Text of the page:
PayPerPost, who recently announced $3 million of first round funding, is a web site that offers bloggers money for writing blog posts about a specific product. PayPerPost allows a blog post board which enables marketers and advertisers to request a blog post for a set price about a specific product or service. TechCrunch posted interesting write-ups (here and here) and a recent TalkCrunch podcast episode discussing the funding announcement, the unique business model and the ethical questions swarming around the product. PayPerPost is really walking the ethical line between good and evil. I think it was created to help connect marketers and advertisers with grassroots product reviews.
Splog Post Generator?
Is PayPerPost producing spam blog posts to optimize search engine ranking? Is it a human splog generator? That is a great question, and after much thought I have come to the conclusion, that it really depends on the blog, writer and the actual write-up. For example, if someone is getting paid to write a post and therefore is not objective in a review then of course PayPerPost is NOT a good thing at all. There are a number of blogs that produce high quality and very objective content, so could this destroy the purity of the blogosphere for everyone?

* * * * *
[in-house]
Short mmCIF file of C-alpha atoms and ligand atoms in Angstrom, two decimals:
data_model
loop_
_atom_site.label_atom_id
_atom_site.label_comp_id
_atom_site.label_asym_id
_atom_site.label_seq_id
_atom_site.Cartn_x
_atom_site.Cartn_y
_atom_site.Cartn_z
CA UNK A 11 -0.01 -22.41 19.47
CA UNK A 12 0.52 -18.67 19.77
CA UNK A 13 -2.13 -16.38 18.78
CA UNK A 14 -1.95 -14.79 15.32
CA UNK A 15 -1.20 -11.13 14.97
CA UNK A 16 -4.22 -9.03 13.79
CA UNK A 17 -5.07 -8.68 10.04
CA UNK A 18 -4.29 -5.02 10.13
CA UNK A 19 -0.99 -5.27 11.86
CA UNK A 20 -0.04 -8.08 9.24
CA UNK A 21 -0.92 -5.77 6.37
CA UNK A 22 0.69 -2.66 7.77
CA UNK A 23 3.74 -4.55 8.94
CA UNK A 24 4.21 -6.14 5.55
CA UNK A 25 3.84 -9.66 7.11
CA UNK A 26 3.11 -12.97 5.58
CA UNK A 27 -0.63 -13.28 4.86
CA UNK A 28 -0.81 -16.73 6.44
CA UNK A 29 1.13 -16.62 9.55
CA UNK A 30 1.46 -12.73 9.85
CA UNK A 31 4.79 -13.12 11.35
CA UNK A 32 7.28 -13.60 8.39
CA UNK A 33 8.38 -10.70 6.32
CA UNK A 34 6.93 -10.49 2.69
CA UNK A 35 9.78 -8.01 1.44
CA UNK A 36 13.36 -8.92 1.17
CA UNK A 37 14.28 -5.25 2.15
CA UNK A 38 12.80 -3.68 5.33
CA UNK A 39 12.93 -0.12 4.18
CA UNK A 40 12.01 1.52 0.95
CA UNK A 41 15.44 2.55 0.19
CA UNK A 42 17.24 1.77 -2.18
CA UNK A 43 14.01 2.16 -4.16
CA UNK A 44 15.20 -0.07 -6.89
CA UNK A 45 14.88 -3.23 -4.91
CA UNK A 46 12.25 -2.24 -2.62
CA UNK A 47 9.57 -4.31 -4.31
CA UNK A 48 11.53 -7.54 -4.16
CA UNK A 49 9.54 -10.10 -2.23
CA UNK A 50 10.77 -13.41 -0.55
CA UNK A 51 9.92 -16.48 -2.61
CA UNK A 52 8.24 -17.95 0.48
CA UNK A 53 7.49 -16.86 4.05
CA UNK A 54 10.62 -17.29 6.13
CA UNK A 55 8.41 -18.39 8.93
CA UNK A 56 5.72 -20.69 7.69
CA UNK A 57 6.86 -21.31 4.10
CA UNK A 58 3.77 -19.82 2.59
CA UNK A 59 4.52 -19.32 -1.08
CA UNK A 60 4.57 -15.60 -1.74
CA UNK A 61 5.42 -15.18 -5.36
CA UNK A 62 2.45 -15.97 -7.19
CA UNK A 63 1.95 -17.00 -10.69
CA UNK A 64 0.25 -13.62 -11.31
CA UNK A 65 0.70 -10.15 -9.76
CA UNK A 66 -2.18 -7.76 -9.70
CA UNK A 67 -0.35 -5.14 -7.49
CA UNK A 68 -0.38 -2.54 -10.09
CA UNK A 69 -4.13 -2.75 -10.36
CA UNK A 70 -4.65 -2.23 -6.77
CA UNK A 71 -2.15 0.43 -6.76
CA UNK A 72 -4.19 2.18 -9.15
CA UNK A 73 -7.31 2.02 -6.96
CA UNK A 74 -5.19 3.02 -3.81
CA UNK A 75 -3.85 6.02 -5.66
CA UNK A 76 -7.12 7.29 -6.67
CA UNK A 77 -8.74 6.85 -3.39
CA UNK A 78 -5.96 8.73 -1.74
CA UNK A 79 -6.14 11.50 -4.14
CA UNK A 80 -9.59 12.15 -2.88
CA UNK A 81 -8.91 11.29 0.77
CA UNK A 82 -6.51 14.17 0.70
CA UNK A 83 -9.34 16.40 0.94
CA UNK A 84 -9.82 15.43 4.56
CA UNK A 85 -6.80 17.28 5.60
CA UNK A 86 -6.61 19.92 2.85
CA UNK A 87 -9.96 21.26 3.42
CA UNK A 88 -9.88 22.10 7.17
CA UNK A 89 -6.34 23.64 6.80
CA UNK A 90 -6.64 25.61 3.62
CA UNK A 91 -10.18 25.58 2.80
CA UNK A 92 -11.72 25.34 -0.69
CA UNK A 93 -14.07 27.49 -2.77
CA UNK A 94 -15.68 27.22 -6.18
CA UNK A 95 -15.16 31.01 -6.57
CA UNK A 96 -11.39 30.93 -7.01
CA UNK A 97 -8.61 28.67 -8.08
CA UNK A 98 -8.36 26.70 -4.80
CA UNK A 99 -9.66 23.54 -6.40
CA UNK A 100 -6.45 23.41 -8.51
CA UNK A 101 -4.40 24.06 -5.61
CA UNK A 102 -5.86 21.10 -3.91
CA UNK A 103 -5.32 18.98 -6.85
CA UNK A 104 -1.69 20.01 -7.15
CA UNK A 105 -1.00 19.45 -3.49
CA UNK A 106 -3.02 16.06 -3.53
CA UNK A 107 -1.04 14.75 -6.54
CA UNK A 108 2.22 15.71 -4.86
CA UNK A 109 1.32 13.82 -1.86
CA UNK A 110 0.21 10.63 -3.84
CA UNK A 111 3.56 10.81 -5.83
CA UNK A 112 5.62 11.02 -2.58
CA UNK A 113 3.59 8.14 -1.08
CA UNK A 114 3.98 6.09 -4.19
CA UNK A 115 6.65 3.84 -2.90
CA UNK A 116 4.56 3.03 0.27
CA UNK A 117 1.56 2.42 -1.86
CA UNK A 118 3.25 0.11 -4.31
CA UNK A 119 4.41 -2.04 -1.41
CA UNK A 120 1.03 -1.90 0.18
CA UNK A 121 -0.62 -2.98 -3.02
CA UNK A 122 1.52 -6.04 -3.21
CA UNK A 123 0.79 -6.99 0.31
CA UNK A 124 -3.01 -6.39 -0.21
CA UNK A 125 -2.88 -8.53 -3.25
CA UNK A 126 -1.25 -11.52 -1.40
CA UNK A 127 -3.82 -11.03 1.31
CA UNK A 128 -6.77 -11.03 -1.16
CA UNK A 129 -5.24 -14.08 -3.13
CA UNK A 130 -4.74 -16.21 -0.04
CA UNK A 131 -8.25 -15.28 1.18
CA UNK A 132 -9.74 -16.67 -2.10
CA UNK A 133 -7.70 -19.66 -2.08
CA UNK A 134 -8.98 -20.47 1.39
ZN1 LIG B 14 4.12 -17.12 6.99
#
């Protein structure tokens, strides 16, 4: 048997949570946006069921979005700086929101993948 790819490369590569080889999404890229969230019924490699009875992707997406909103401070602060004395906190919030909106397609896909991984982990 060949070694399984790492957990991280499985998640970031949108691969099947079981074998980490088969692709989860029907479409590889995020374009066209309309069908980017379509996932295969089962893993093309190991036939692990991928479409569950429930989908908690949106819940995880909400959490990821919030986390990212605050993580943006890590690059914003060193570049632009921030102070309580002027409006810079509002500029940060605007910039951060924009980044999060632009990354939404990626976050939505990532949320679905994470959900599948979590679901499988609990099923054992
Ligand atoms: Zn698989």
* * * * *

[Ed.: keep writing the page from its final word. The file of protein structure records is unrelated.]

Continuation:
Blog Post Generator?
The flip-side of the debate, while bloggers get paid for their work the product offers leads to bloggers who may have run out of things to write about. Therefore, bloggers may find the leads from PayPerPost helpful in generating blog post ideas or leads. As long as bloggers remain objective and non-evil the service could be a win-win for marketers, advertisers and bloggers alike – and everyone lives happily ever after
without fear of boogiemen, terrorist or natural disasters.
Maintaining Perspective / Keeping It Real
It is likely that just about every blogger that maintains a consistent flow of content has received emails from marketers and advertisers introducing them to products and services to preview as explained in my previous write-up exposing the blogosphere underground. When I do receive these emails previewing new products and services, I take a very close look at the product or service and I leave it up to my own discretion if the product or service is worthy of a write-up. Though it may sound similar to the PayPerPost.com model the major difference is that in receiving emails from marketers and advertisers I am NOT getting paid and therefore I can remain totally objective and only write about things I want to write about. Another example can be drawn from my recent move to join AOL. Since joining AOL I have written a few reviews about new AOL products and have been sure to keep my perspective legit. It I don't like them I would point out the things I don't like in my review. Maintaining my objective and frank perspective in my reviews is of utmost importance since it keeps Somewhat Frank, fresh and real – it also keeps my conscience clear.
Bottom-line: It is difficult to say at this point the impact PayPerPost will have on the blogosphere - it is a heated debated. It is obvious that PayPerPost has created a new business model which draws comparisons to Overture’s creation of the pay per click advertising model which was also debated but later perfected by Google with AdSense.